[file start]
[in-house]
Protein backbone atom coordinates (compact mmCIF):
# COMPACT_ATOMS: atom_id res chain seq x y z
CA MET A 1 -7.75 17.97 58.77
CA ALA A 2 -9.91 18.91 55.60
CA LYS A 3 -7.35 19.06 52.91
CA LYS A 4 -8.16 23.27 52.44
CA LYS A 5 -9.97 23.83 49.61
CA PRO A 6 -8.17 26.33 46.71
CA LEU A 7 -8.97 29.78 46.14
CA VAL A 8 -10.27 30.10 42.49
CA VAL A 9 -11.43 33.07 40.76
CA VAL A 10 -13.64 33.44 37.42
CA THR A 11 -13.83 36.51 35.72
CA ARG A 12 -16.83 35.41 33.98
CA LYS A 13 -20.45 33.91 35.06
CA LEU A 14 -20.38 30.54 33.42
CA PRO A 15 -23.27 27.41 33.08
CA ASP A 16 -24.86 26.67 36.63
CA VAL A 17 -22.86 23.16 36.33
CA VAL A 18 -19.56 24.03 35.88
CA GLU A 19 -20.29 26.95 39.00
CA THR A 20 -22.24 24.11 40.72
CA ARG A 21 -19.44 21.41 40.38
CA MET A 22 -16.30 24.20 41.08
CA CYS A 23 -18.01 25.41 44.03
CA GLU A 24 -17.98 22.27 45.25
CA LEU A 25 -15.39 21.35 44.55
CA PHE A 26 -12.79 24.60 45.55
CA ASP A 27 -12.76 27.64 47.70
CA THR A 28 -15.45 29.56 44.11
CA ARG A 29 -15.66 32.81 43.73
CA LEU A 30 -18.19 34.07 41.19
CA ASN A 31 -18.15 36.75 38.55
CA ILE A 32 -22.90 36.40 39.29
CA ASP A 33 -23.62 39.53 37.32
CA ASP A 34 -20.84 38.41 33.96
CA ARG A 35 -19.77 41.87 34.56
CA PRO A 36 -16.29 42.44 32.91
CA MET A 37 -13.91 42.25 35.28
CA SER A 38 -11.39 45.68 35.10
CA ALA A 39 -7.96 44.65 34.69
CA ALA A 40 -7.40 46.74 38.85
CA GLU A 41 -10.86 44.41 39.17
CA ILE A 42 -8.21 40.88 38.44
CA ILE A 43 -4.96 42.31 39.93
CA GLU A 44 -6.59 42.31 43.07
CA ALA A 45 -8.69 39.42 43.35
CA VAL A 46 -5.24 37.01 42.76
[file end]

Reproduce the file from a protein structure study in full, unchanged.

[in-house]
Protein backbone atom coordinates (compact mmCIF):
# COMPACT_ATOMS: atom_id res chain seq x y z
CA MET A 1 -7.75 17.97 58.77
CA ALA A 2 -9.91 18.91 55.60
CA LYS A 3 -7.35 19.06 52.91
CA LYS A 4 -8.16 23.27 52.44
CA LYS A 5 -9.97 23.83 49.61
CA PRO A 6 -8.17 26.33 46.71
CA LEU A 7 -8.97 29.78 46.14
CA VAL A 8 -10.27 30.10 42.49
CA VAL A 9 -11.43 33.07 40.76
CA VAL A 10 -13.64 33.44 37.42
CA THR A 11 -13.83 36.51 35.72
CA ARG A 12 -16.83 35.41 33.98
CA LYS A 13 -20.45 33.91 35.06
CA LEU A 14 -20.38 30.54 33.42
CA PRO A 15 -23.27 27.41 33.08
CA ASP A 16 -24.86 26.67 36.63
CA VAL A 17 -22.86 23.16 36.33
CA VAL A 18 -19.56 24.03 35.88
CA GLU A 19 -20.29 26.95 39.00
CA THR A 20 -22.24 24.11 40.72
CA ARG A 21 -19.44 21.41 40.38
CA MET A 22 -16.30 24.20 41.08
CA CYS A 23 -18.01 25.41 44.03
CA GLU A 24 -17.98 22.27 45.25
CA LEU A 25 -15.39 21.35 44.55
CA PHE A 26 -12.79 24.60 45.55
CA ASP A 27 -12.76 27.64 47.70
CA THR A 28 -15.45 29.56 44.11
CA ARG A 29 -15.66 32.81 43.73
CA LEU A 30 -18.19 34.07 41.19
CA ASN A 31 -18.15 36.75 38.55
CA ILE A 32 -22.90 36.40 39.29
CA ASP A 33 -23.62 39.53 37.32
CA ASP A 34 -20.84 38.41 33.96
CA ARG A 35 -19.77 41.87 34.56
CA PRO A 36 -16.29 42.44 32.91
CA MET A 37 -13.91 42.25 35.28
CA SER A 38 -11.39 45.68 35.10
CA ALA A 39 -7.96 44.65 34.69
CA ALA A 40 -7.40 46.74 38.85
CA GLU A 41 -10.86 44.41 39.17
CA ILE A 42 -8.21 40.88 38.44
CA ILE A 43 -4.96 42.31 39.93
CA GLU A 44 -6.59 42.31 43.07
CA ALA A 45 -8.69 39.42 43.35
CA VAL A 46 -5.24 37.01 42.76